REFLECTIONS OF INDIA
When, seated before his guru’s portrait, the elegant and ardent Raghu Rai talks of taking photographs, he easily admits that after a while he is spurred by an irrepressible feeling of happiness and giddiness and has a sudden urge to dance around his subject. With his eye screwed to his viewfinder, he inhabits the heart of a never-never land that fills him with joy and veneration. All-seeing Rai, in a natural, quasi organic symbiosis, resolves the equation of the three terms, “India”, “Humanity” and “Photography” where personal, artistic and mystical accomplishments mingle. At 65, filled with a wealth of euphoric alchemy, he encounters with a child-like sense of wonder the arrival of the digital age which offers him the opportunity of having absolute control over all the steps that go into the making of his prolific icons. It is certainly thanks to his unrivalled talent as master of the house – faithfully reflecting our most secret wishes or regrets – that India still merits being “immortalized” on film today.
To me the camera is an instrument of learning. When you look through it, you start achieving a kind of concentration. In these concentrated moments you can penetrate and discover the unseen and the unknown. It’s a learning of the self and the world.  As I learn about the life click by click, the desire at the end in those moments of fulfilment is to liberate yourself by cutting free of needs and demands, emotions and excitements that we react to so strongly.  All that you are in these moments, get reflected through your work – so you reflect as a clean mirror.  I believe that the photographer’s job is to cut a frame-sized slice out of the world around him, so faithfully and honestly that if he were to put it back again, life and the world would begin to move without a stutter. My goal now is not so much about “good photography”; it is to go beyond acquired styles and address life itself.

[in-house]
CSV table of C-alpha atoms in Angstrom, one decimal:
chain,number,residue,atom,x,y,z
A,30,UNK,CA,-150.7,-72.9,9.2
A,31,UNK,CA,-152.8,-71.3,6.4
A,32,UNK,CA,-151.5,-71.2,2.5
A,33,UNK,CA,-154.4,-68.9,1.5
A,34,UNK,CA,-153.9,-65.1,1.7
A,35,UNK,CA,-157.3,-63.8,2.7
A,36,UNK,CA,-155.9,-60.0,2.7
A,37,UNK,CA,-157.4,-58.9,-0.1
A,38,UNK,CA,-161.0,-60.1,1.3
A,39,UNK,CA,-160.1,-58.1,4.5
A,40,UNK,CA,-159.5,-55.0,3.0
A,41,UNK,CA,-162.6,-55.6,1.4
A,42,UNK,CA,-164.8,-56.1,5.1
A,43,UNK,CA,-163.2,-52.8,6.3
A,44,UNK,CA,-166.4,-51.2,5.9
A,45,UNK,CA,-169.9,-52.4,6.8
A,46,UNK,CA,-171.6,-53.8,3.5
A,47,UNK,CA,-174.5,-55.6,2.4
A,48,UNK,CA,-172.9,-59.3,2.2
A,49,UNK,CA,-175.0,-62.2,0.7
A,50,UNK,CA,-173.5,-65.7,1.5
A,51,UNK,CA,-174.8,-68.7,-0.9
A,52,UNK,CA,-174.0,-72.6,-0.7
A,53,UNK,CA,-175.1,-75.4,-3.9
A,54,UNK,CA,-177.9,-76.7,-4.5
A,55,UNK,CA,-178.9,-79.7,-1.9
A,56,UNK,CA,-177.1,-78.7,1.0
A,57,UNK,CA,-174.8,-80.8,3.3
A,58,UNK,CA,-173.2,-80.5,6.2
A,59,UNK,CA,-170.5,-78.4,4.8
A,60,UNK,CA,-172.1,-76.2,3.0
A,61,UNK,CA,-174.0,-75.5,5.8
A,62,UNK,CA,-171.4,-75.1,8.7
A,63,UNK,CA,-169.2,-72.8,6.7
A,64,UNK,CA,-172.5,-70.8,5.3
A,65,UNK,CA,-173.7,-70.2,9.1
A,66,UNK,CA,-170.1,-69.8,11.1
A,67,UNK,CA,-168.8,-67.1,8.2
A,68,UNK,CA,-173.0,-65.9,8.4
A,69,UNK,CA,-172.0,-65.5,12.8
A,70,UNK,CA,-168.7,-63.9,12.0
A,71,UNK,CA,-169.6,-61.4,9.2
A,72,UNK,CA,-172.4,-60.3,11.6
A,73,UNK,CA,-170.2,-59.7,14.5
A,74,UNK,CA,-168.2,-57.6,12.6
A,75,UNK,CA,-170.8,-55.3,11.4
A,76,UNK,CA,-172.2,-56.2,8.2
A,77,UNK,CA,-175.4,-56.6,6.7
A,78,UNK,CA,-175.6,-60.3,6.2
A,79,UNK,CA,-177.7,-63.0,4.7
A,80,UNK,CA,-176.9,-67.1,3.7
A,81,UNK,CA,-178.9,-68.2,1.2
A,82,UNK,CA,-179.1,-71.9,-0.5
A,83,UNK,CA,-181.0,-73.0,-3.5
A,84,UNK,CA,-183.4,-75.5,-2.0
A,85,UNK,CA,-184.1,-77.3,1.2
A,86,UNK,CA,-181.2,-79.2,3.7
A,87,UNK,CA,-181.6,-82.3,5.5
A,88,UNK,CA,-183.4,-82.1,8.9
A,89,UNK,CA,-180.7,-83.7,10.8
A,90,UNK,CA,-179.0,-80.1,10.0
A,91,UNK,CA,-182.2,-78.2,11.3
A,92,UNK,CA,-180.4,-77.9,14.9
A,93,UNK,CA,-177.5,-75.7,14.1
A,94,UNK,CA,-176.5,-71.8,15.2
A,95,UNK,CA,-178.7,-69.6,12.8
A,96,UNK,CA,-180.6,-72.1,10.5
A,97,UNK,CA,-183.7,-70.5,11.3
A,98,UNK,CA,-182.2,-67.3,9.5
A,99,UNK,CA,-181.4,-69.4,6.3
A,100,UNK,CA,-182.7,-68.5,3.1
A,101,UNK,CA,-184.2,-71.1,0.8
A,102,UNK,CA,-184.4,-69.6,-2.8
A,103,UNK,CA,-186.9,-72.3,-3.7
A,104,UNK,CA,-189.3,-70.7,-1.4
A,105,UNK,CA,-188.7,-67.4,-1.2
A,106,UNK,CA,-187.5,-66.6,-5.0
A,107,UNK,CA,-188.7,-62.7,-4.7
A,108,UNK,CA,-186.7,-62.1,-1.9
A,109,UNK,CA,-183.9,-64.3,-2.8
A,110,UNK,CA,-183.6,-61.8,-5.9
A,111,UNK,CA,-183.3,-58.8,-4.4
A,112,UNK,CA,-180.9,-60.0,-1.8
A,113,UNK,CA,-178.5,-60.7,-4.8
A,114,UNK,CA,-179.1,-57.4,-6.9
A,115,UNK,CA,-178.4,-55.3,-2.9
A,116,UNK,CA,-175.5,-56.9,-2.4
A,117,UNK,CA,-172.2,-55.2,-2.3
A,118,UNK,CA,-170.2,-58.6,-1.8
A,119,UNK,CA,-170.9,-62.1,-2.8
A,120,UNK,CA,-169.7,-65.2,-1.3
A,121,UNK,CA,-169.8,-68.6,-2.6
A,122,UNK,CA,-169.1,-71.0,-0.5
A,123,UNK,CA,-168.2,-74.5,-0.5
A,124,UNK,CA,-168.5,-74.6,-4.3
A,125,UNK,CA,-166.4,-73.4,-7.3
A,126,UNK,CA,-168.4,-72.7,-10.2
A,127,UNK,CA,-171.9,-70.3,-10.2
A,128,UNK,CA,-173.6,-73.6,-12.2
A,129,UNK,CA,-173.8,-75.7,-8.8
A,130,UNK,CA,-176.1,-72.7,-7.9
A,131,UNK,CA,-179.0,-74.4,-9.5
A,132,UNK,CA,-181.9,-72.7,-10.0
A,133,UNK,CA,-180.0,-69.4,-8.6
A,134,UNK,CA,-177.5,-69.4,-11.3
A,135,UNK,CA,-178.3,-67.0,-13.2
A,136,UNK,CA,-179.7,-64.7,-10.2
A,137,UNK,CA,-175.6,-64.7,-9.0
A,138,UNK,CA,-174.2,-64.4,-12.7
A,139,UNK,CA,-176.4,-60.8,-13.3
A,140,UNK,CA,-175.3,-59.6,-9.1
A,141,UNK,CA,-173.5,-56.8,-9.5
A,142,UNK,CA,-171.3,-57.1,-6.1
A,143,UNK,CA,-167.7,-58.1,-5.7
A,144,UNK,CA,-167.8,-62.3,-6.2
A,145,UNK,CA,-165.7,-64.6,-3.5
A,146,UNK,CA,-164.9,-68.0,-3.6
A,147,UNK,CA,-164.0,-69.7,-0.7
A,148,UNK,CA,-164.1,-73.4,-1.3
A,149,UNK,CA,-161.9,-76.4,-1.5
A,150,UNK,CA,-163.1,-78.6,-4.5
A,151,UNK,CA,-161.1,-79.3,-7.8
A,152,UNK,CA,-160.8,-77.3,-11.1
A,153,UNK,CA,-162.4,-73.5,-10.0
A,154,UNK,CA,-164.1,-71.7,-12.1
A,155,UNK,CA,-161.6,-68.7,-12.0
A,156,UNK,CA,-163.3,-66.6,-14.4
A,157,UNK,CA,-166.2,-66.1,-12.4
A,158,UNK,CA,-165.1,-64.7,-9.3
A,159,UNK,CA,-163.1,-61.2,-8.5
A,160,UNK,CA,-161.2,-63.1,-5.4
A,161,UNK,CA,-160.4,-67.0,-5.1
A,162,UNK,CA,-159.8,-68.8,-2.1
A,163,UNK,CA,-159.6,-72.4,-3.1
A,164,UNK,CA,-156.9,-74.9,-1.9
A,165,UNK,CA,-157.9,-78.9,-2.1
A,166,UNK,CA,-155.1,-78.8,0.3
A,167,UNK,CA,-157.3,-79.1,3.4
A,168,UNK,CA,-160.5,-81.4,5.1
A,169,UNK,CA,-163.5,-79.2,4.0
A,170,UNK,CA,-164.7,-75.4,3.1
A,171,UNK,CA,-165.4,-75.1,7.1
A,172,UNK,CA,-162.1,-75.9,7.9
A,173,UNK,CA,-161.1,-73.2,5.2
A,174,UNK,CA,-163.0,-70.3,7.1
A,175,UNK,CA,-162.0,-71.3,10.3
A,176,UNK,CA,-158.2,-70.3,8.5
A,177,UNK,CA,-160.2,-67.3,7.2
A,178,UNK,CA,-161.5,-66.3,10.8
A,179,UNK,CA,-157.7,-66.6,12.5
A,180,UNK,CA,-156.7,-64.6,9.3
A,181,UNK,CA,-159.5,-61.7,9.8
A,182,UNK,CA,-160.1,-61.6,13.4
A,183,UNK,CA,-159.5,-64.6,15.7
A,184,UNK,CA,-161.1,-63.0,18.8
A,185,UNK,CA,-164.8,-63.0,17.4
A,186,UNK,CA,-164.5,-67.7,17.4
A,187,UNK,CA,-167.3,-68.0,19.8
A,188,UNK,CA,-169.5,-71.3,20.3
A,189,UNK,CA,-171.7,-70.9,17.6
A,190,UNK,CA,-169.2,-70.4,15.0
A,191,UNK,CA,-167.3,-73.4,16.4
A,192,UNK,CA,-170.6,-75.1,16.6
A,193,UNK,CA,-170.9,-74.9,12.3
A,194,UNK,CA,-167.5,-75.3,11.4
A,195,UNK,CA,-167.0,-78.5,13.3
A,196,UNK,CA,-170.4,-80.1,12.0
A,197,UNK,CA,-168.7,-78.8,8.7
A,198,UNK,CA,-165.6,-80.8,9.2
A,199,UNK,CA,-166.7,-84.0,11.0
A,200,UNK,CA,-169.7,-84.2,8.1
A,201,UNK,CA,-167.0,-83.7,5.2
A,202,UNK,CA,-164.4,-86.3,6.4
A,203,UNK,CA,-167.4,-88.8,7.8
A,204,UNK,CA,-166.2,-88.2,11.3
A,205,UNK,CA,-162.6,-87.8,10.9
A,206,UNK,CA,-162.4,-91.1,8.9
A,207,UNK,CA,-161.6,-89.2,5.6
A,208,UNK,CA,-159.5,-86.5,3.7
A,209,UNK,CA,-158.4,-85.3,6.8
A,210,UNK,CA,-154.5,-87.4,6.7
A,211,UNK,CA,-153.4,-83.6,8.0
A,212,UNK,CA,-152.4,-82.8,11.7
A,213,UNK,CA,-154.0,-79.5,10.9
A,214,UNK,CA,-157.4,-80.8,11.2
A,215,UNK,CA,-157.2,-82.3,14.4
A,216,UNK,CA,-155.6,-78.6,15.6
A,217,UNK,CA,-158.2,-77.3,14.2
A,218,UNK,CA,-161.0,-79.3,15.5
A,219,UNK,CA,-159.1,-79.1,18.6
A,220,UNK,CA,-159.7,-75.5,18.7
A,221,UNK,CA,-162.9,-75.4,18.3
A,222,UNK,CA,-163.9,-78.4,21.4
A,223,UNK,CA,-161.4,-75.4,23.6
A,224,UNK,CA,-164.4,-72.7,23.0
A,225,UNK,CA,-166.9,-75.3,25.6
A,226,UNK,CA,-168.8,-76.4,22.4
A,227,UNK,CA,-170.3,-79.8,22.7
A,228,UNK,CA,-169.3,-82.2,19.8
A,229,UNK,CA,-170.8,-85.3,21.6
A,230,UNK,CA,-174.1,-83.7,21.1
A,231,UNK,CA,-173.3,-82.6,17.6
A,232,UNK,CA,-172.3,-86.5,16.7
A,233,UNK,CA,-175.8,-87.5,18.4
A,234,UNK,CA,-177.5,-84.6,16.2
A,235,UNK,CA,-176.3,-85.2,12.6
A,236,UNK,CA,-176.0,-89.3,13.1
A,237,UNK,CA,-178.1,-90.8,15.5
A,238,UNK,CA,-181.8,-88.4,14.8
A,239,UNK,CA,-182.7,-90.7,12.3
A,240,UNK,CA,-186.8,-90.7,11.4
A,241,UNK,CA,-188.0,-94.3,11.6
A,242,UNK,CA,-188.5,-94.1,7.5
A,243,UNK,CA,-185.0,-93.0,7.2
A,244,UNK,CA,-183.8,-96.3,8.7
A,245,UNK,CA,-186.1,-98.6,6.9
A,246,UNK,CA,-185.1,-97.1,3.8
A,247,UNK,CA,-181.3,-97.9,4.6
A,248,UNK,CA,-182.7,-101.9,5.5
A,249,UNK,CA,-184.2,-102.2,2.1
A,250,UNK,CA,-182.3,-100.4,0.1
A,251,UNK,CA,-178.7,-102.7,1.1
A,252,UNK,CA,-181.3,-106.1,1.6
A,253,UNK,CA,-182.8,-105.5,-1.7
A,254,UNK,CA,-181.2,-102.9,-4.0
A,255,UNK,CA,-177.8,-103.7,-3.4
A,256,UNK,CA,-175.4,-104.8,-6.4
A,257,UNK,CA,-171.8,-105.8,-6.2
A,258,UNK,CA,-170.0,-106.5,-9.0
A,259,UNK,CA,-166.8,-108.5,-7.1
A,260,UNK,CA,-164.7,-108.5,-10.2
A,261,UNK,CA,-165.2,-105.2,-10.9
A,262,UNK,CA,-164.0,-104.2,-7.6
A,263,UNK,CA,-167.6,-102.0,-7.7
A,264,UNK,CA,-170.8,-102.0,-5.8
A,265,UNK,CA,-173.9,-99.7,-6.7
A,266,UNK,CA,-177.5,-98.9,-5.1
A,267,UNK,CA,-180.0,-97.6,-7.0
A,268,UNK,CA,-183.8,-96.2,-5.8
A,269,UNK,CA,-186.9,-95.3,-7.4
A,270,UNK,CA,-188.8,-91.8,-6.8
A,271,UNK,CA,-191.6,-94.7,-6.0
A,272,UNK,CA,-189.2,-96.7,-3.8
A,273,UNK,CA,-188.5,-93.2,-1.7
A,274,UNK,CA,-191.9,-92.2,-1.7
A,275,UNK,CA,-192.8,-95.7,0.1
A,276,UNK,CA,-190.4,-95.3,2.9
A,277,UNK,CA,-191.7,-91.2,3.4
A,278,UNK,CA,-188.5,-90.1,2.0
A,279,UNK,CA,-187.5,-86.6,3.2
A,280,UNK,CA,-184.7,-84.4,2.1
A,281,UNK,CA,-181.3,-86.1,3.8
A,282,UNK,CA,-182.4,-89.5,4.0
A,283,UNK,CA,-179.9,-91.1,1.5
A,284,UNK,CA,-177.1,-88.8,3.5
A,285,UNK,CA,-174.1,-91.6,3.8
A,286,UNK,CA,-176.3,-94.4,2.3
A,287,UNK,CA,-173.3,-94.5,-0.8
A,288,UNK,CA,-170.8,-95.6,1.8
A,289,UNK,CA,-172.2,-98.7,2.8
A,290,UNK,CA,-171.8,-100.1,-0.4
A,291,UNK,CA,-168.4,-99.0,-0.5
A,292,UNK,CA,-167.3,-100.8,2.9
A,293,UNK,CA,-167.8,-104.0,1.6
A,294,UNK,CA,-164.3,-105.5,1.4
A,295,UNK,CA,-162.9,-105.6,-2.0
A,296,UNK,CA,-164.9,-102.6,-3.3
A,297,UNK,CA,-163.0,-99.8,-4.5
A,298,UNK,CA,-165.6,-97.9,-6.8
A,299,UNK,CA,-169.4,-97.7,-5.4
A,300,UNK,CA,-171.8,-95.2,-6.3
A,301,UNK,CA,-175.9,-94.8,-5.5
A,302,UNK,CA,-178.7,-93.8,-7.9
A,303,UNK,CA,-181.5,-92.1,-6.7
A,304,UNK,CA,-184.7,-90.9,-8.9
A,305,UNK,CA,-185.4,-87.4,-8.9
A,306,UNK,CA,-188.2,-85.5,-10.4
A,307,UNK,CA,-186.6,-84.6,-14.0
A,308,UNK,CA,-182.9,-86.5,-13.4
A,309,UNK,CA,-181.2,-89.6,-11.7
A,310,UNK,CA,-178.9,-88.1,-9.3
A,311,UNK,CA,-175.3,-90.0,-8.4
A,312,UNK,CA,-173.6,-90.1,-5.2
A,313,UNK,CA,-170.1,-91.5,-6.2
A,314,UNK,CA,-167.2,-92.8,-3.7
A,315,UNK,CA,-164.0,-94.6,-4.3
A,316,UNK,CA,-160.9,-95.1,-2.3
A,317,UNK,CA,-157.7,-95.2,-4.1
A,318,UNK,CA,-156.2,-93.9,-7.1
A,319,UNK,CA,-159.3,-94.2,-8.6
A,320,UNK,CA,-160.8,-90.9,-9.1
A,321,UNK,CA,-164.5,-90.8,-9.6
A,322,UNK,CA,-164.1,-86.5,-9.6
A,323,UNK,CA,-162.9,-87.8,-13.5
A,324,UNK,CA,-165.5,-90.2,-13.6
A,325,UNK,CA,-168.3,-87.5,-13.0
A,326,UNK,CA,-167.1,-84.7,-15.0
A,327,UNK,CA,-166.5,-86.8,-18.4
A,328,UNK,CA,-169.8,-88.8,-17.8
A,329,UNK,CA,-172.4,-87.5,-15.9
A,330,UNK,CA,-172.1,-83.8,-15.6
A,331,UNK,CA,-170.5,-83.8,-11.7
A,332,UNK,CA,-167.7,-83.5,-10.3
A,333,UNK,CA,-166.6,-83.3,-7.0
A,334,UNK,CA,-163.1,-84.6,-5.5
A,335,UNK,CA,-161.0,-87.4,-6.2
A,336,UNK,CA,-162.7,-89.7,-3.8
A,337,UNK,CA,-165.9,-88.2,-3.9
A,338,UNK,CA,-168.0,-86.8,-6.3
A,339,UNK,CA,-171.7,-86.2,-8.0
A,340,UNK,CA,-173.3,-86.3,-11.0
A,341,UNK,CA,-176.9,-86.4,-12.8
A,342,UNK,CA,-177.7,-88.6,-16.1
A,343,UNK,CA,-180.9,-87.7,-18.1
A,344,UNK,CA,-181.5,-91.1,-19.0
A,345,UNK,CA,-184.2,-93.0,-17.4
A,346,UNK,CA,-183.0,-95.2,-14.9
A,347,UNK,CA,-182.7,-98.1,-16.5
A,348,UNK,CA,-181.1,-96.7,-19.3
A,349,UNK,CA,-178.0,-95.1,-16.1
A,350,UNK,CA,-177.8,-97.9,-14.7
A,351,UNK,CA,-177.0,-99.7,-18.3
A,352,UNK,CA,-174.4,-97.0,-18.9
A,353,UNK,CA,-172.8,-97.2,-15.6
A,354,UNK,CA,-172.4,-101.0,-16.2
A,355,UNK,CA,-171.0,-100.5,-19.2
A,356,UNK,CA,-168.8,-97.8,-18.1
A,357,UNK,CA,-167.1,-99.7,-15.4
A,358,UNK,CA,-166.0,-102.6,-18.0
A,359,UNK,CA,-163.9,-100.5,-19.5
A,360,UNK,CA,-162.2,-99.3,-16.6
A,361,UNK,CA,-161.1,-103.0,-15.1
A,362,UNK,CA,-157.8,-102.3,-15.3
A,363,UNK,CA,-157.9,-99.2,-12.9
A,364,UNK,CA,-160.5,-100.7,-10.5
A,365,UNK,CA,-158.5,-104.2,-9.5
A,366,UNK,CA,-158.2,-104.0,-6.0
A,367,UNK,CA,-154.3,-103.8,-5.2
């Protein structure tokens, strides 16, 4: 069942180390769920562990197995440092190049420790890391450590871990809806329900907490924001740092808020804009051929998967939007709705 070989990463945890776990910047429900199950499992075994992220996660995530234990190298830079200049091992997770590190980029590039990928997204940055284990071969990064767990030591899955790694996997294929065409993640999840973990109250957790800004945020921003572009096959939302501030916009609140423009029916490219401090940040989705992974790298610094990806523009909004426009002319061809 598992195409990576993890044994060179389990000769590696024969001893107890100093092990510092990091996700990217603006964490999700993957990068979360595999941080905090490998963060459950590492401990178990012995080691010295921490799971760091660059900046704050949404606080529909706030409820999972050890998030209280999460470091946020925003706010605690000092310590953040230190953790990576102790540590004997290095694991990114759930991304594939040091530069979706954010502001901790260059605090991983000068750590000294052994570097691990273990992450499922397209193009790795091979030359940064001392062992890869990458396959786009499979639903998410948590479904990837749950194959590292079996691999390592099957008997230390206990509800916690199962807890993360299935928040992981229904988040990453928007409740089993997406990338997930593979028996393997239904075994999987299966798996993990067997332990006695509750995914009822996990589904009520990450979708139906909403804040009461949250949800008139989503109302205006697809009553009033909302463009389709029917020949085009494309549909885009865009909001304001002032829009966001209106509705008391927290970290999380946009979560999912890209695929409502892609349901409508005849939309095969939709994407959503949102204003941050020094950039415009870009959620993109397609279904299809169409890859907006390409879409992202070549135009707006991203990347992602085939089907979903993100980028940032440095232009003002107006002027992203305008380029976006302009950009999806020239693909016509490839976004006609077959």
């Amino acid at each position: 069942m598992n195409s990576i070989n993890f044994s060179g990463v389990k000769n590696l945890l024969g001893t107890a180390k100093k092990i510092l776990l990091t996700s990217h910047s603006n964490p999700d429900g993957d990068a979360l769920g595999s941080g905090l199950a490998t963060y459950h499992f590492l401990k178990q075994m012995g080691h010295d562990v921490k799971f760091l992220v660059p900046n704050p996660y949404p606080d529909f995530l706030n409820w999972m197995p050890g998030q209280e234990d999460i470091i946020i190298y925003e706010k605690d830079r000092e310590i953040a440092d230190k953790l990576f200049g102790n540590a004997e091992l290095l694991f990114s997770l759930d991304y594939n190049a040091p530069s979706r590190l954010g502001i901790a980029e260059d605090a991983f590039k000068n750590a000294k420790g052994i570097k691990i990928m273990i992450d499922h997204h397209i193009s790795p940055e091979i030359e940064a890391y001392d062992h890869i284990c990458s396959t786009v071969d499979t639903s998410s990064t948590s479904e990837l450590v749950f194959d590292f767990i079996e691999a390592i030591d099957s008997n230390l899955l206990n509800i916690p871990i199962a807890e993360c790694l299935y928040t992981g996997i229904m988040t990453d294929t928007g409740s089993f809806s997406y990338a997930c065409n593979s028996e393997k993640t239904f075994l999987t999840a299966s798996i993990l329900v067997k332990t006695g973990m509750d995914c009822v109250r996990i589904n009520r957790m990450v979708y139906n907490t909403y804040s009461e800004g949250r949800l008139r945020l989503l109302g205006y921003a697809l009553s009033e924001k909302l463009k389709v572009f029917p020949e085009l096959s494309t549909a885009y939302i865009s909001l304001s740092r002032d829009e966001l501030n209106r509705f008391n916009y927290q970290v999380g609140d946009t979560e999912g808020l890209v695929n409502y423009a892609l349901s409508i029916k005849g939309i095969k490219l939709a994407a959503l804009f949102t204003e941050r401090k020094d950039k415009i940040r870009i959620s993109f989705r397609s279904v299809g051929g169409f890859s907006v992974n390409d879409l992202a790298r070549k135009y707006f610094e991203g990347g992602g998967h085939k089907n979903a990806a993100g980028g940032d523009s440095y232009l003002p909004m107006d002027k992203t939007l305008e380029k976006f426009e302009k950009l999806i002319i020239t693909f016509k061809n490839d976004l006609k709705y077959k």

They say a good photograph is worth a thousand words. A thousand words can be a lot of noise. How about some silence – a moment in space which is non-negotiable. Stories have been told and retold in many different ways through words and photographs, but silence happens rarely.
As India contains within itself an extremely diverse landscape and diverse weather apart from being a multi-lingual and multi-cultured religious society, and the most amazing aspect here is that several centuries have learnt to live side by side at the same time. So the images must speak these complexities through a multi-layered experience. And at its best an image is a photo-history of our time.
India is, for me, the whole world, an ocean of life – churning day in day out! The same spot is never the same again. The relevant and the irrelevant separate to merge again. The secret is to capture the amalgam of so many lives lived in different times. At times different meditations merge into one, and they gather in single space, simply a spontaneous collation of circumstances.
I stand amid this human deluge trying to untangle the merging and emerging of various colours, the myriad hues of every emotion, set in motion by each charge and recharge. It energizes and enriches itself, the restless and restful fluid their home in me. The inadequate wishes there were four or five of me, it is life’s longing for itself that makes me go on, the emergence of the unseen and revelation of the unknown leaves me amazed!!! An experience becomes a Darshan1.
What a country of mine!!!!
1. Darshan: Sanskrit, “conversation with god”. In practical terms, a conversation with a guru.
Exhibition organised with the backing of HP.
Prints produced by Dupon Digital Lab.
A coproduction of Rencontres d’Arles and Fundación Tres Culturas del Mediterráneo, Seville (Spain).